Taking a dip in an ocean pool is the right stuff. Just ask those who frequent the Bogey Hole or the baths at Merewether and Newcastle.
The allure of ocean pools prompted architect Nicole Larkin to create an online database.
The website, called The Wild Edge, features all ocean pools in NSW.
Nicole describes ocean pools as being "anchored to our iconic coastline" and important to the national psyche.
Extensive work has been done on the project, including 3D mapping. One aim of the project is to help ensure the pools are protected and maintained in future, and possibly reimagined as times change.
Many ocean pools were built as public projects during the Great Depression, including the Merewether Baths.
"The Merewether Baths are considered to be of state significance, chiefly for their aesthetic importance as the largest seawater baths of their kind in the state and possibly Australia," according to the NSW Office of Environment and Heritage.
The Bogey Hole is much older. The site, which was listed on the State Heritage Register in 2003, was the first recorded purpose-built ocean pool on the NSW coast. Built by Europeans, that is. We're pretty sure Aboriginals had their own ocean pools of a different kind.
Convicts started building the Bogey Hole around 1819-1820 under orders from Major James Morisset, then Newcastle's commandant. The pool was cut into a rock face. It's unclear if the site had been a natural Aboriginal rock pool beforehand.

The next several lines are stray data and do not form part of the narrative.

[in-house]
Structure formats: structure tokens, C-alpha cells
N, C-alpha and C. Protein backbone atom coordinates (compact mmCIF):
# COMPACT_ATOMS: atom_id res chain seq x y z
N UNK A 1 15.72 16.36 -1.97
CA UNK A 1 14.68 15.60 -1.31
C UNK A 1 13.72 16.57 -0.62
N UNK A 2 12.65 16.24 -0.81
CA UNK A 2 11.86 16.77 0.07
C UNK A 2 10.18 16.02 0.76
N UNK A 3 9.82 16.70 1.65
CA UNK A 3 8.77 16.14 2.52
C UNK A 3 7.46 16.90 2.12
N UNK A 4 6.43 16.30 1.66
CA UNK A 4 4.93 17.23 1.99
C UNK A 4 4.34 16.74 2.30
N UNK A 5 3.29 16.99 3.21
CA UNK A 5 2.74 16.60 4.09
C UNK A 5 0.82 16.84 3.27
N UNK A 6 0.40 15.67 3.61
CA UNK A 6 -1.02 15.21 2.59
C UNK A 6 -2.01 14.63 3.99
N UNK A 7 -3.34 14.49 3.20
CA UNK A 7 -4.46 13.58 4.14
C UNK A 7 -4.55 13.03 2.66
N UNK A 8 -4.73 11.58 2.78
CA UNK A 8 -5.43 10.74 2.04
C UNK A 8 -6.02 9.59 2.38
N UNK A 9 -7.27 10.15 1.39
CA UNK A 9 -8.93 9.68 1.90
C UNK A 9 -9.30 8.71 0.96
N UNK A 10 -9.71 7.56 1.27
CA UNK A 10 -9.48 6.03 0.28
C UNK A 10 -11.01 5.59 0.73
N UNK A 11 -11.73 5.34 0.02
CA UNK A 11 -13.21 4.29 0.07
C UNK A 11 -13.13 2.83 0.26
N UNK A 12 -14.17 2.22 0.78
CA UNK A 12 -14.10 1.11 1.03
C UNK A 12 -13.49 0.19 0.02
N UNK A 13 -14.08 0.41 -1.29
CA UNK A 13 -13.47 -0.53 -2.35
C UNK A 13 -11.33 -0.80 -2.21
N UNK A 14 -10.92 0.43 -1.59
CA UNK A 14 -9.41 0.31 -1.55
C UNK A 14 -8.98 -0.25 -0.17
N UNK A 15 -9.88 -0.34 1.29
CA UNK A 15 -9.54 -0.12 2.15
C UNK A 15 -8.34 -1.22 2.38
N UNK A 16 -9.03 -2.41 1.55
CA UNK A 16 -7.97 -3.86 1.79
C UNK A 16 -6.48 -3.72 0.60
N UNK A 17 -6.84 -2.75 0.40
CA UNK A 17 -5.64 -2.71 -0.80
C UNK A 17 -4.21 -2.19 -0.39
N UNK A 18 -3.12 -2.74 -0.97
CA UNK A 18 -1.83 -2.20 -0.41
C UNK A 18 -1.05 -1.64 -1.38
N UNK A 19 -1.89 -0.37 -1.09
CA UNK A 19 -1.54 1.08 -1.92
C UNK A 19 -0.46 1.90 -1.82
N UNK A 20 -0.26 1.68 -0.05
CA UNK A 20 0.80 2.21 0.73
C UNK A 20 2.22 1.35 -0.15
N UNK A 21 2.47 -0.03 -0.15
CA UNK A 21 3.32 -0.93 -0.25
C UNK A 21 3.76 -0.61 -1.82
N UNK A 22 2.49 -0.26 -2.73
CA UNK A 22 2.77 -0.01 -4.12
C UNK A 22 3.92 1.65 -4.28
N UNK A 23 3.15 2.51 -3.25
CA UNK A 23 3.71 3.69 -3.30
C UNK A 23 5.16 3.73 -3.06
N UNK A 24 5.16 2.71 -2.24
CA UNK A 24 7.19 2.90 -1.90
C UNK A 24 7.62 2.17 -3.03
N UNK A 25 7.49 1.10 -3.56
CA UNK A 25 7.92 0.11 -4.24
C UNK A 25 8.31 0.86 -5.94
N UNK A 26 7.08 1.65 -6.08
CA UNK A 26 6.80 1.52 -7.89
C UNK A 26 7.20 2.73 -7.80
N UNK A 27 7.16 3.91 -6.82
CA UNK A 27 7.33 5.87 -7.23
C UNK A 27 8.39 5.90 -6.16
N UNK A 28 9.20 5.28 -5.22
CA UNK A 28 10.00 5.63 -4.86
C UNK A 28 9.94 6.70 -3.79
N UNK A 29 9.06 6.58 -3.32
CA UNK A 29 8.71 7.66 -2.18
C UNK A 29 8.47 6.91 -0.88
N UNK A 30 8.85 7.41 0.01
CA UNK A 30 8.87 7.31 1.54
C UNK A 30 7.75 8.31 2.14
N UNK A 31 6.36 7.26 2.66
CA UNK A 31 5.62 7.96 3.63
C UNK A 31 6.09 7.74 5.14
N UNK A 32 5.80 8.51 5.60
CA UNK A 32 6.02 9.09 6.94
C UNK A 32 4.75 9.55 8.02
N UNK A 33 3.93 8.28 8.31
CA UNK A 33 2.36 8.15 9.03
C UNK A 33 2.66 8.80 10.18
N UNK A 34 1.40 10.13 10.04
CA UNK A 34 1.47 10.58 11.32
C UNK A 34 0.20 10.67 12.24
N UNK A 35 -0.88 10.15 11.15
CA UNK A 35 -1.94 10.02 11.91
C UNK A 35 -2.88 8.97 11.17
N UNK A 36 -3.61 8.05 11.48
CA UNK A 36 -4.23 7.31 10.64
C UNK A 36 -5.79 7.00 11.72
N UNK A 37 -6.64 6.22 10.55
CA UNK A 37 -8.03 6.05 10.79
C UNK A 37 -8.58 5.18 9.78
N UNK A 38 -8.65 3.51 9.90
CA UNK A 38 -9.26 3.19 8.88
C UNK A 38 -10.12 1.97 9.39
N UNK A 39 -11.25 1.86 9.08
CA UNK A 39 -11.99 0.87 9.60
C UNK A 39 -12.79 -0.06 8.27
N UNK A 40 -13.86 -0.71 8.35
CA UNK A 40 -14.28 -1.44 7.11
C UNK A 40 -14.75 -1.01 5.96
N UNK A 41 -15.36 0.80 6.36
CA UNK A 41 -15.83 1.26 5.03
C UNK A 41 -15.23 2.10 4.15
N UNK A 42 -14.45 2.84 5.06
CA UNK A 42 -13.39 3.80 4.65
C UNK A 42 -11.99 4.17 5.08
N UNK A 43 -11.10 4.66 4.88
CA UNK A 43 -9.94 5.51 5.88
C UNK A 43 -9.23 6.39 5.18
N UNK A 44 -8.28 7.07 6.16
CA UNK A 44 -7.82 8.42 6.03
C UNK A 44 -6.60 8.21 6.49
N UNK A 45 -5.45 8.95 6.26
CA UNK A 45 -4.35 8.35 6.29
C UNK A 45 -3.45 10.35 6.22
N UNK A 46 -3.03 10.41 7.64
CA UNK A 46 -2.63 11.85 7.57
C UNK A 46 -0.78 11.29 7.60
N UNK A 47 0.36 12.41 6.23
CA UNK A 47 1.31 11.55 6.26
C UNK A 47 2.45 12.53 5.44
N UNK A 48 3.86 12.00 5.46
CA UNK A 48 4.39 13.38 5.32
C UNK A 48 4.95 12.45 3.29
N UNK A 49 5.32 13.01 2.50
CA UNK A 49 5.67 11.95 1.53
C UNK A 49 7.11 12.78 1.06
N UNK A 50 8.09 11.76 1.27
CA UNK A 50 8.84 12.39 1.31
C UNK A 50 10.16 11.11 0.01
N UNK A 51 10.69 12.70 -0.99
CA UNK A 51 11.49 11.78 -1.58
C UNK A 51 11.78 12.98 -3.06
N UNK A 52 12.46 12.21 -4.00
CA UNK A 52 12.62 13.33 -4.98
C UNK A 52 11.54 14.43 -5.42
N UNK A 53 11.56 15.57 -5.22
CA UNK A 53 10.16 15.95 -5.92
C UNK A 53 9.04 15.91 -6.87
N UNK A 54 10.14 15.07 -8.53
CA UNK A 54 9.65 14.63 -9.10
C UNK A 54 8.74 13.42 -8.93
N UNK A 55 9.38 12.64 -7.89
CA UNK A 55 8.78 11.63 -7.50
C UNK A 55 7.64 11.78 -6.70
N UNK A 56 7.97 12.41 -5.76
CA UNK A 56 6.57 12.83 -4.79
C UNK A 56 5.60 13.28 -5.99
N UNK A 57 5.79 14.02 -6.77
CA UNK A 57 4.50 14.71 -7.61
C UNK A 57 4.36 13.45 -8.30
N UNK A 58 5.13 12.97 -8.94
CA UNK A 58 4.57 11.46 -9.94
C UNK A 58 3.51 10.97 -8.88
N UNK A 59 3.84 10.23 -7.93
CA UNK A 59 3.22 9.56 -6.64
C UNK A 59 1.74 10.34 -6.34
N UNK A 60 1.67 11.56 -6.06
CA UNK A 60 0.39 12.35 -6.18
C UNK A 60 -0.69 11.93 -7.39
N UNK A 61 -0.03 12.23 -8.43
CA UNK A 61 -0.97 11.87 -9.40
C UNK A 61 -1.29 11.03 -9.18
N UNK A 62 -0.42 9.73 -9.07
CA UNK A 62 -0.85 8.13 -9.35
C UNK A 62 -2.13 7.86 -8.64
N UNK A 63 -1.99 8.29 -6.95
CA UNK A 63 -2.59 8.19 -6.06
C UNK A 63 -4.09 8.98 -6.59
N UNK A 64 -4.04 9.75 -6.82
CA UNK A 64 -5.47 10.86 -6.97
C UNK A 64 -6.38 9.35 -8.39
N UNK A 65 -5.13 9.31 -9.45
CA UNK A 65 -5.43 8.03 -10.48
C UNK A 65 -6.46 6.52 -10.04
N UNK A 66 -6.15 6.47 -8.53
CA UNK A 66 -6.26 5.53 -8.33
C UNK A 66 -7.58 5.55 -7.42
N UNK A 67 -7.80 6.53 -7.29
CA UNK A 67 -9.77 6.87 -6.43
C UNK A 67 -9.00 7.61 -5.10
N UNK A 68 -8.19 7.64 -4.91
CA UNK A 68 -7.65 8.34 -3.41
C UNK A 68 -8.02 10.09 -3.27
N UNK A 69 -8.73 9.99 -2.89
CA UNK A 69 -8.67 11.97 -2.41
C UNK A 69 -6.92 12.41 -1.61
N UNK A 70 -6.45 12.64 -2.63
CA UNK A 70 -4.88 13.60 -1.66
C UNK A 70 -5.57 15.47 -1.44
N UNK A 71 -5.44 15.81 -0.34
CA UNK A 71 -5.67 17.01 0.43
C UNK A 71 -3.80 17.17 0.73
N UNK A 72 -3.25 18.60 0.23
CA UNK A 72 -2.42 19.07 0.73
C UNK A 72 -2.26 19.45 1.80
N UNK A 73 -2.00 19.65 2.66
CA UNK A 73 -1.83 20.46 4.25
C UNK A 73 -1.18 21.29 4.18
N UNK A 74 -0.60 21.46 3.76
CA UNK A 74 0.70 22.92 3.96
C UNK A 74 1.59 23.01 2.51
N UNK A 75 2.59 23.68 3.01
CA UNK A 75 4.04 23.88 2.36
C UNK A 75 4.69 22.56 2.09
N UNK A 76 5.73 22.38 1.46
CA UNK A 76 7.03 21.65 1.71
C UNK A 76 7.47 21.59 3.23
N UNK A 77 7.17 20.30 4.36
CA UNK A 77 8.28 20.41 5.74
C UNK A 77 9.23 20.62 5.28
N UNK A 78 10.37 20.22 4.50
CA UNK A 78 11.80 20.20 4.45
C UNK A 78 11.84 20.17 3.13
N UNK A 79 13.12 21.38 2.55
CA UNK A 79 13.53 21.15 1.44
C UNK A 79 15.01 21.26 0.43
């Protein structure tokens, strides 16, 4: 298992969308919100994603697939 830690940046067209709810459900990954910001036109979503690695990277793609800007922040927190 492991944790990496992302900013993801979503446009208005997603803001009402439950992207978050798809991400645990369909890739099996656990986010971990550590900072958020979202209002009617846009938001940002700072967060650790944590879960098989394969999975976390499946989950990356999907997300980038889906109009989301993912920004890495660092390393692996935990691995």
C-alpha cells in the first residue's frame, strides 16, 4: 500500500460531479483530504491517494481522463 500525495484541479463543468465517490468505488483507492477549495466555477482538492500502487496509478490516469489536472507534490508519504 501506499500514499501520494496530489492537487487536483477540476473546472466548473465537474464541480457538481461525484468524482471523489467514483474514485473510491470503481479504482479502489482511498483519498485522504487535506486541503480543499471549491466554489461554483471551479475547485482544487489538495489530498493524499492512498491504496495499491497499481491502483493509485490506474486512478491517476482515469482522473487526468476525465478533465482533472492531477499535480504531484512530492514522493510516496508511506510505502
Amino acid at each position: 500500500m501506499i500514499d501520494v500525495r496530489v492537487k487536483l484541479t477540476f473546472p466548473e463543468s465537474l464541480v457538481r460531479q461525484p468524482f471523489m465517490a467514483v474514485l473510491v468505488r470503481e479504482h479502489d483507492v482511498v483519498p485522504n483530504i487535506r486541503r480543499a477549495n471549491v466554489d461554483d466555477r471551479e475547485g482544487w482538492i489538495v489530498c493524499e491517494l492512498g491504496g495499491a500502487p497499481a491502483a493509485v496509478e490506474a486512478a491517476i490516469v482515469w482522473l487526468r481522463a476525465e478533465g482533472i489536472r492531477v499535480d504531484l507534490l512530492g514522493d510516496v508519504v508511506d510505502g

"It was known, originally as the Commandant's Baths. The name Bogey Hole was applied afterwards and is said to come from the Dharawal word meaning 'to bathe'," the environment and heritage office said.
"In 1863, control of the baths passed to Newcastle Borough Council for public use. The baths were enlarged by council and catered mainly for male swimmers, with women being permitted only at set times."
Thankfully, women are now allowed. Mermaids too.
As for Newcastle Ocean Baths, construction began in 1910. The pool was used unofficially from 1912, but wasn't complete until after World War I.
The baths were officially opened in November 1922, after the art deco pavilion was built.
Who knew Merewether had an aquarium.
The Lonely Planet website lists one of Newcastle's attractions as "Merewether Aquarium".
"Not an aquarium in the traditional sense, this pedestrian underpass has been charmingly transformed into a pop-art underwater world by local artist Trevor Dickinson. There are numerous quirky details, including the artist himself as a diver. Find it at the southern end of Merewether beach, opposite the Surfhouse top entrance," the website said.